More than 34,000 citizens of LA are homeless, and an estimated 25,000 are living without any shelter at all.
Last year, the city passed Measure HHH, a $1.2 billion measure to build 10,000 units of housing for homeless people over the next decade. That project — a long-term strategy for combatting homelessness — is underway. However, in the interim, the city is proposing two additional ordinances to ease the transition into permanent housing and to address the immediate need for shelter.
One ordinance, the Proposed Permanent Supportive Housing Ordinance (or PSH), is designed to streamline the process of getting to those 10,000 units. Under the PSH, normal zoning laws and parking regulations would be relaxed to allow construction to proceed more rapidly. The ordinance is also proposing allowing by-right construction of multi-family units on land that is currently already zoned for public facility (providing that there are other existing multi-family developments already in existence nearby). Each permanent supportive housing project could receive up to four zoning concessions, including:
- Decreases in setback requirements
- Decreases in required open space
- Increases in lot coverage limits
- Increases in allowed height & floor ratios
While the PSH seeks to streamline the construction process, the second ordinance is designed to address the immediate and urgent needs of those who lack shelter. The Interim Motel Conversion Ordinance would allow existing residential structures, like hotels, motels, and hostels, to undergo interior renovations and repurpose themselves as transitional housing for homeless people.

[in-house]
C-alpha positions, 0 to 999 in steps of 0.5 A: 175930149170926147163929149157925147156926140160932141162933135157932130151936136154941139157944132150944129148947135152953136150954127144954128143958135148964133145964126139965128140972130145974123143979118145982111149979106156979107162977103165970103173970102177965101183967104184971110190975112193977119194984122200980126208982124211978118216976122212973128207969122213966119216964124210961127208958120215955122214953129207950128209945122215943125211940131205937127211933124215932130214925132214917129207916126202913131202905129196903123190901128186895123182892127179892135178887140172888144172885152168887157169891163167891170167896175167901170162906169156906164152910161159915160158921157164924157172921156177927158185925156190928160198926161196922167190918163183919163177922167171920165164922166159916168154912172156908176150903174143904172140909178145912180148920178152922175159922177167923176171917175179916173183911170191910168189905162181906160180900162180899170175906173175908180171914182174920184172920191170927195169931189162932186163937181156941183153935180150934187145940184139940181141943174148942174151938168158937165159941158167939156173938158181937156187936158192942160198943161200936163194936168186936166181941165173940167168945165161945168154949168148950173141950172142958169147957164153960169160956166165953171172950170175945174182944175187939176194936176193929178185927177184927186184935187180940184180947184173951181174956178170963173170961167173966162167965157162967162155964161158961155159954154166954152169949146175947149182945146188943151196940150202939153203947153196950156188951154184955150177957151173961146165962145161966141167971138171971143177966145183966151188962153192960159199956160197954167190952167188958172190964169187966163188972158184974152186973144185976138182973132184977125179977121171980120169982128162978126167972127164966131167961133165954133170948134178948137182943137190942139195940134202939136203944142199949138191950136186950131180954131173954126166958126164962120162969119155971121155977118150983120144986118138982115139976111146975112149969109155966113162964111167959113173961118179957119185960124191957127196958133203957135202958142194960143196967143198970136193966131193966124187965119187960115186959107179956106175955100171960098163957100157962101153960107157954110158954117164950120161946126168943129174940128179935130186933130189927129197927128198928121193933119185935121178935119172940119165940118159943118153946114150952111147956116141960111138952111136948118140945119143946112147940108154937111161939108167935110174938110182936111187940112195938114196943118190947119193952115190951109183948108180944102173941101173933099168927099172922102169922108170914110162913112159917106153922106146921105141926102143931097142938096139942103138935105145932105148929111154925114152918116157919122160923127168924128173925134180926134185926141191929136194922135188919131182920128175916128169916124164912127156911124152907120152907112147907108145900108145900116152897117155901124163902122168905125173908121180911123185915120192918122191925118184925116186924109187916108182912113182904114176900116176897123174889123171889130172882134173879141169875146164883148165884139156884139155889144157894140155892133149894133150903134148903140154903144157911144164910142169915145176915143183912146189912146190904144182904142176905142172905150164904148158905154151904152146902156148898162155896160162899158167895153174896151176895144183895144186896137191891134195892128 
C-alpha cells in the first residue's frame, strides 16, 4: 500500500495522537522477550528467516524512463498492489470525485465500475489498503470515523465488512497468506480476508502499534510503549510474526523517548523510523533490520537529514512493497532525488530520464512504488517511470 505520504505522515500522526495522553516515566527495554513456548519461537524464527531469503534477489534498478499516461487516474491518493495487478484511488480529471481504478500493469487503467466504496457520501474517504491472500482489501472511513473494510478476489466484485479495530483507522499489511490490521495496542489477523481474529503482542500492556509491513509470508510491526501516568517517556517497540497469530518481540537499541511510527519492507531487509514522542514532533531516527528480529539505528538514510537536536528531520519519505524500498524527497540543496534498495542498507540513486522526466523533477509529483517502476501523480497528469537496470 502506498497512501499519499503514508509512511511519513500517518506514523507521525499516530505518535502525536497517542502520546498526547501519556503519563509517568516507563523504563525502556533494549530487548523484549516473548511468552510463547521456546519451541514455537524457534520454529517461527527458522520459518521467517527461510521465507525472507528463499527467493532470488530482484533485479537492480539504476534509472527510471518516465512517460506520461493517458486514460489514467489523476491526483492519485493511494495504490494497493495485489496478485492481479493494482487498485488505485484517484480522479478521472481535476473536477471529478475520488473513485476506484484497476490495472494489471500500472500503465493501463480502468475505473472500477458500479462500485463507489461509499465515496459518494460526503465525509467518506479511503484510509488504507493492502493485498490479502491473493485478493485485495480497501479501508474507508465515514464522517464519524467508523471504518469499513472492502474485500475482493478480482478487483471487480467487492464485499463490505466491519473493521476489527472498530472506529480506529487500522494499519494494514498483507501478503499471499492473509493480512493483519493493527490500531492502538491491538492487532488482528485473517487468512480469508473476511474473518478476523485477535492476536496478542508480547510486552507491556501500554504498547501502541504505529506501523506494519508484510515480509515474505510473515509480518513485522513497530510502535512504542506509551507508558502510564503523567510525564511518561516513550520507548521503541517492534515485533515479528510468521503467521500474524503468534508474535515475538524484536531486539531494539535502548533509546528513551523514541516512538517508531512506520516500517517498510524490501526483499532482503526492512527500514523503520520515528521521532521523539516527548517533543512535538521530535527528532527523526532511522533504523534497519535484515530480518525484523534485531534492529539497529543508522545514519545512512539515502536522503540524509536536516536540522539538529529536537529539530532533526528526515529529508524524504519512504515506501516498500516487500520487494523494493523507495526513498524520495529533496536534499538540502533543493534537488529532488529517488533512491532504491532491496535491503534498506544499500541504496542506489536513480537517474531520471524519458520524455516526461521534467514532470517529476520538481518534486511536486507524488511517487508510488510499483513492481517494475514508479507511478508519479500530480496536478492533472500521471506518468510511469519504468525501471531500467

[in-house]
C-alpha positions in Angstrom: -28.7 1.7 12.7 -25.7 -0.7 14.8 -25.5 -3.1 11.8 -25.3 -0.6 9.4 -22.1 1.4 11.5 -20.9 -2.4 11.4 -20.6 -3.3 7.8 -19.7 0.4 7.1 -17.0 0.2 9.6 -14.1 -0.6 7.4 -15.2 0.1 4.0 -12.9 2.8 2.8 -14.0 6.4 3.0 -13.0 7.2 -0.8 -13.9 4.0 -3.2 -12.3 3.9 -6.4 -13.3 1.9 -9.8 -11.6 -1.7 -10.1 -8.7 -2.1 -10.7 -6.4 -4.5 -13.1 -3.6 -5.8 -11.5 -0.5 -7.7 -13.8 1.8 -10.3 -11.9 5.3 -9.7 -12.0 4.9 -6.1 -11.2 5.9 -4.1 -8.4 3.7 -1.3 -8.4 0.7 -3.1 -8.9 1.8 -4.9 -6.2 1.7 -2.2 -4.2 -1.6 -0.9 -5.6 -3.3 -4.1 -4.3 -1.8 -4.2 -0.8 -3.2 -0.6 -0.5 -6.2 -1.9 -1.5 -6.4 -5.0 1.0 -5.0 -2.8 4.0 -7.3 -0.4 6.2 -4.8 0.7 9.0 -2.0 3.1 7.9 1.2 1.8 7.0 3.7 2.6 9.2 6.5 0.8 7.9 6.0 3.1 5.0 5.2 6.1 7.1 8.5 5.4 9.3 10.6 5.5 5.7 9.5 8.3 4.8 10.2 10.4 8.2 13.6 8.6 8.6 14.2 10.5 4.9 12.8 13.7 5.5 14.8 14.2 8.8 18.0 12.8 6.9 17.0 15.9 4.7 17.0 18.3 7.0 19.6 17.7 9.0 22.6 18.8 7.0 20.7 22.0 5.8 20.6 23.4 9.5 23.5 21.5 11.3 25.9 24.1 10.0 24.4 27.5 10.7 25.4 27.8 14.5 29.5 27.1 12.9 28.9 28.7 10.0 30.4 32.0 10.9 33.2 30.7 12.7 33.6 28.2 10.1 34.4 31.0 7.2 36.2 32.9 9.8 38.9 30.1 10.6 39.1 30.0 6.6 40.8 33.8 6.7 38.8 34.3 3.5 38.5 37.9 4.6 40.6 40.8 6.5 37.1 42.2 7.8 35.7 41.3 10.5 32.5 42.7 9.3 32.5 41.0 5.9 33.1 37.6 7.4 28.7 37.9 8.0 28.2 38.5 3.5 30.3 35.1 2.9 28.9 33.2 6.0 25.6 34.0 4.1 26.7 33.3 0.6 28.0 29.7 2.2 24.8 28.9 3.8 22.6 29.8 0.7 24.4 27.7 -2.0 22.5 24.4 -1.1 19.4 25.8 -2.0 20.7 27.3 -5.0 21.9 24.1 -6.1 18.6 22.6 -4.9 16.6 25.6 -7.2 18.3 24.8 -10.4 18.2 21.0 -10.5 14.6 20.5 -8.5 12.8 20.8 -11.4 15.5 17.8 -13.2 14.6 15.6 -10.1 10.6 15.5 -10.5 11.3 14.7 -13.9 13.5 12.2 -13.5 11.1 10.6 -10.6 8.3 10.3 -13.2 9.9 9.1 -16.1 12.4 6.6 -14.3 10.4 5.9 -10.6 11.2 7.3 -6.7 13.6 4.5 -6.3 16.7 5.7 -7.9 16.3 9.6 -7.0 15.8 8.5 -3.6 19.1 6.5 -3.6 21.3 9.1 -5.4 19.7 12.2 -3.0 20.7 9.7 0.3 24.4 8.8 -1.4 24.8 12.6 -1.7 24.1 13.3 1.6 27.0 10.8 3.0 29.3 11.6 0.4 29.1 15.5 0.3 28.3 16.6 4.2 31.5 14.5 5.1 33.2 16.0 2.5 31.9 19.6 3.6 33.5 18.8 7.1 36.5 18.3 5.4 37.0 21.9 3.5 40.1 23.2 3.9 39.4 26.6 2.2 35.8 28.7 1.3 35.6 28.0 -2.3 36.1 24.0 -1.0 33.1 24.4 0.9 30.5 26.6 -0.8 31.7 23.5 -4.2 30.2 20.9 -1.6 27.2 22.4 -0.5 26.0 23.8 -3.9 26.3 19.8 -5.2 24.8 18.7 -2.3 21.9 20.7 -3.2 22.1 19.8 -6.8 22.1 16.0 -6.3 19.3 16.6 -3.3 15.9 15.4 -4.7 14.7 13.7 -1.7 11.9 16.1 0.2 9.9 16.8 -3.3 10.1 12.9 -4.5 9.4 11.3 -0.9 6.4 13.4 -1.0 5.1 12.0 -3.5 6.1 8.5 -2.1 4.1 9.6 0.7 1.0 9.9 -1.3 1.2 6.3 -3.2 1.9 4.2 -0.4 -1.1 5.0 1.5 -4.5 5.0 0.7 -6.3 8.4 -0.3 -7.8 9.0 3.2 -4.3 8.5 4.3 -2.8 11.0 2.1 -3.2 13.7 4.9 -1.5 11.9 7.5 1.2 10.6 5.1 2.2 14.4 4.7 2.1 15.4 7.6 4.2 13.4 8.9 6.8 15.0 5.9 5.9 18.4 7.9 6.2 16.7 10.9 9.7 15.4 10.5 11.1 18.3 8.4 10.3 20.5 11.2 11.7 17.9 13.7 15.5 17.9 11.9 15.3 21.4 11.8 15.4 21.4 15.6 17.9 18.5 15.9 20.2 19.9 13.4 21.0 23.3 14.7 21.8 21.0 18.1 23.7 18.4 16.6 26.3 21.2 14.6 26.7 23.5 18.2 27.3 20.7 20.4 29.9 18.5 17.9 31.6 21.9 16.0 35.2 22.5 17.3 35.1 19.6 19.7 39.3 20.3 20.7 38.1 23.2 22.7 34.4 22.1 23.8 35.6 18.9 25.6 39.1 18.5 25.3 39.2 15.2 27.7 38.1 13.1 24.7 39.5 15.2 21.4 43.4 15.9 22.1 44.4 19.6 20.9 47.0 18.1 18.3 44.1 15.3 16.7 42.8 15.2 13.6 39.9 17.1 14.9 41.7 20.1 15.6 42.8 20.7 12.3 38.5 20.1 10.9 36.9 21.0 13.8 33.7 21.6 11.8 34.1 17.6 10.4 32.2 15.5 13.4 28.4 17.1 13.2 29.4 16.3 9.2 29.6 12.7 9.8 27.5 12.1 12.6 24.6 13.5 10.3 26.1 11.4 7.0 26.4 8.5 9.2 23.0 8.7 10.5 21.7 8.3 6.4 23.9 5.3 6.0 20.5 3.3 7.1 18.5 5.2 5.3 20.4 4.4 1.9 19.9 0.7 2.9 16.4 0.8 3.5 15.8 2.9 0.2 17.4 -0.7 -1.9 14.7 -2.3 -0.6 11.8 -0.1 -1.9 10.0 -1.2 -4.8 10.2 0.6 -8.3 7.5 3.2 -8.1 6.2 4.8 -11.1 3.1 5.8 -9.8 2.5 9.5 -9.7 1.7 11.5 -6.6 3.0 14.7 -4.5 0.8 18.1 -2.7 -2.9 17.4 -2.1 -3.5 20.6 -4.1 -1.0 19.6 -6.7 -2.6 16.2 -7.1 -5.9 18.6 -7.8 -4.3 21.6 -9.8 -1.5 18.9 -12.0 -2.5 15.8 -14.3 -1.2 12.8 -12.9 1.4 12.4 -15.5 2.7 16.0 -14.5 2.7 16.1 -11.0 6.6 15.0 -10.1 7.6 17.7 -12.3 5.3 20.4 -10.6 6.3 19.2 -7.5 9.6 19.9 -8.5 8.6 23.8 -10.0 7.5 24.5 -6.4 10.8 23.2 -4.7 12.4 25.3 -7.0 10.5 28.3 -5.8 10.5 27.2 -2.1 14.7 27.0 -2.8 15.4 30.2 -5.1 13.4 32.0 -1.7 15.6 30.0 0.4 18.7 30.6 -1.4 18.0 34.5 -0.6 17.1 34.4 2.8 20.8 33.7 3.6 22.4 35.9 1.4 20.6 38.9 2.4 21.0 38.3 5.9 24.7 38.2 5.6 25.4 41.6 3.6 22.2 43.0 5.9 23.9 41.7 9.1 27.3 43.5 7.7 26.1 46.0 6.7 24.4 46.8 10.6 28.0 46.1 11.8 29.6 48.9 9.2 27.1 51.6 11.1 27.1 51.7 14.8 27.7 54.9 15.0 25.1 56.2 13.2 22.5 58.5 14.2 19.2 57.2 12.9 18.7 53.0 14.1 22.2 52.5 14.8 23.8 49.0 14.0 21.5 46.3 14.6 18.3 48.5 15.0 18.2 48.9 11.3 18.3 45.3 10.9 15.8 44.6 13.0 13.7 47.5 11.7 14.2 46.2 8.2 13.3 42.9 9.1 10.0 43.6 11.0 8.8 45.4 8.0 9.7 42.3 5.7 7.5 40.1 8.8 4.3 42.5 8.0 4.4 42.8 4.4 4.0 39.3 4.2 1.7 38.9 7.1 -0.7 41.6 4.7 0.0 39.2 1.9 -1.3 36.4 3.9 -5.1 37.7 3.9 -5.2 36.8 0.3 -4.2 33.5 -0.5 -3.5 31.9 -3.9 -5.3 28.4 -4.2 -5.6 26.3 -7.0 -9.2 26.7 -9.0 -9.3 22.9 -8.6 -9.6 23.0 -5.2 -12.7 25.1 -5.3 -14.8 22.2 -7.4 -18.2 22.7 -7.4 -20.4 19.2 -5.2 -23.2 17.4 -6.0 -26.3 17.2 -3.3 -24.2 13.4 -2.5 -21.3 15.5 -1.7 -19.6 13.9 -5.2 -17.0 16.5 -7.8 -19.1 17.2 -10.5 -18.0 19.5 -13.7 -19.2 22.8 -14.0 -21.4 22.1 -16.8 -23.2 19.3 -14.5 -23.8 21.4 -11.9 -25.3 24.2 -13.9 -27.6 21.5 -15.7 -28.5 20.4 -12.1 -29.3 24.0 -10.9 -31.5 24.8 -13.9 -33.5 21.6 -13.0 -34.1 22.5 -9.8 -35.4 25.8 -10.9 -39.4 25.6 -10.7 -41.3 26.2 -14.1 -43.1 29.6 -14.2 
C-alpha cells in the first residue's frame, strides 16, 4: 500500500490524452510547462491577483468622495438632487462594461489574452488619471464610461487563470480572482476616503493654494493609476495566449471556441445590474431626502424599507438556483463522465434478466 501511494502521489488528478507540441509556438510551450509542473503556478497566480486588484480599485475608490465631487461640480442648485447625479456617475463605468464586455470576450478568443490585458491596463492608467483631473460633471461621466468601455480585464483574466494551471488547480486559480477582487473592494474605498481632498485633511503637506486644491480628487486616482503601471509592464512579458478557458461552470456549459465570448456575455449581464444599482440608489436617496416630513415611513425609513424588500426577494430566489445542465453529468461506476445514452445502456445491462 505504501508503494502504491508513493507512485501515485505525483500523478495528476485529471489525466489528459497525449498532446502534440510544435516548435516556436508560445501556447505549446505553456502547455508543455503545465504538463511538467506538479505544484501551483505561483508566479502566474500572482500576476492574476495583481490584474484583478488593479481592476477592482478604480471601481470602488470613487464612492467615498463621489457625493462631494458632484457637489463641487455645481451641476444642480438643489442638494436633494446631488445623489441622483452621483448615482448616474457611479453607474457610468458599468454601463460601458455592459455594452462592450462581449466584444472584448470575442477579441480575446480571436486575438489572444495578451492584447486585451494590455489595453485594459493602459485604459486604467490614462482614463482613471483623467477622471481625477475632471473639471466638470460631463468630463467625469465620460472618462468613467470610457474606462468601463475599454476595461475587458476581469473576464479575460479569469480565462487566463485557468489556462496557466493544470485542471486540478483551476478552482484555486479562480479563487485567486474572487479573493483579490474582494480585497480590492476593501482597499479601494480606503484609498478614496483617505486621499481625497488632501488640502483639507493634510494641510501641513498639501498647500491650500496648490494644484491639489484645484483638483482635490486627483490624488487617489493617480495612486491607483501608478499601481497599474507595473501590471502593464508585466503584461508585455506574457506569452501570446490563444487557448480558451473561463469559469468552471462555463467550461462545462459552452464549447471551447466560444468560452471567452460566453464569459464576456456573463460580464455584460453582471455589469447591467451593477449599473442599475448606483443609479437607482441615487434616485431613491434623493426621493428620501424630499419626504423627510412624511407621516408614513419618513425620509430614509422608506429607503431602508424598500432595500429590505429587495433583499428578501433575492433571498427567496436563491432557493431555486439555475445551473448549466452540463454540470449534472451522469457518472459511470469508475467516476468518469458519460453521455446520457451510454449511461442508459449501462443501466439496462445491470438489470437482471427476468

According to an article by Urbanize.LA, 2016 data from the LA County Assessor’s office shows that LA currently has about 10,000 total guest rooms. The majority of motels (about 83%) have fewer than fifty rooms, with the average being 26. The IMC ordinance would permit these buildings to serve as transitional housing over a half year to two year period for people who are moving off the street or out of shelters and into permanent supportive housing.
Both of these ordinances are especially timely, as Mayor Eric Garcetti reported this year that LA’s homeless population had swelled by 23%. The largest increases were in younger people, between the ages of 25 and 54. The population of veterans who are now homeless also jumped substantially, up 57% from the previous year.
According to the Homeless Services Authority, the major culprit for the dramatic rise has been the economic stress on renters in the LA area. As the LA Times reported:
More than 2 million households in LA & Orange counties have housing costs that exceed 30% of income, according to data from Harvard University’s Joint Center for Housing Studies…[while] according to the nonprofit California Housing Partnership Corp., median rent, adjusted for inflation, increased more than 30% from 2000 to 2015, while the median income was flat.
And as housing prices continue to rise in Southern California, the problem of homelessness motivated by economic distress and the inaccessibility of affordable housing seems likely to only intensify. While the first multi-family dwelling funded by Measure HHH is going up in Rampart Village, more will need to happen to substantively address the housing crisis that is affecting all of Southern California’s residents, both those on the margins and those who have already moved to the streets.
If you or your clients might need appraisal services related to the City of Los Angeles’ homelessness ordinances, or any other kind of commercial real estate need, please email us today at LA@valbridge.com or call (626) 486-9327.
“Want to build housing for homeless people faster? Here’s how,” Los Angeles Times (31 August 2017)
“Los Angeles Advances Two Ordinances to Combat Homelessness,” Urbanize.LA (1 December 2017)
“What’s Behind the Dramatic Rise in LA County’s Homeless Population?” Los Angeles Times (31 May 2017)
Los Angeles Department of City Planning
“Measure HHH-Funded Project Breaks Ground in Rampart Village,” Urbanize.LA (20 December 2017)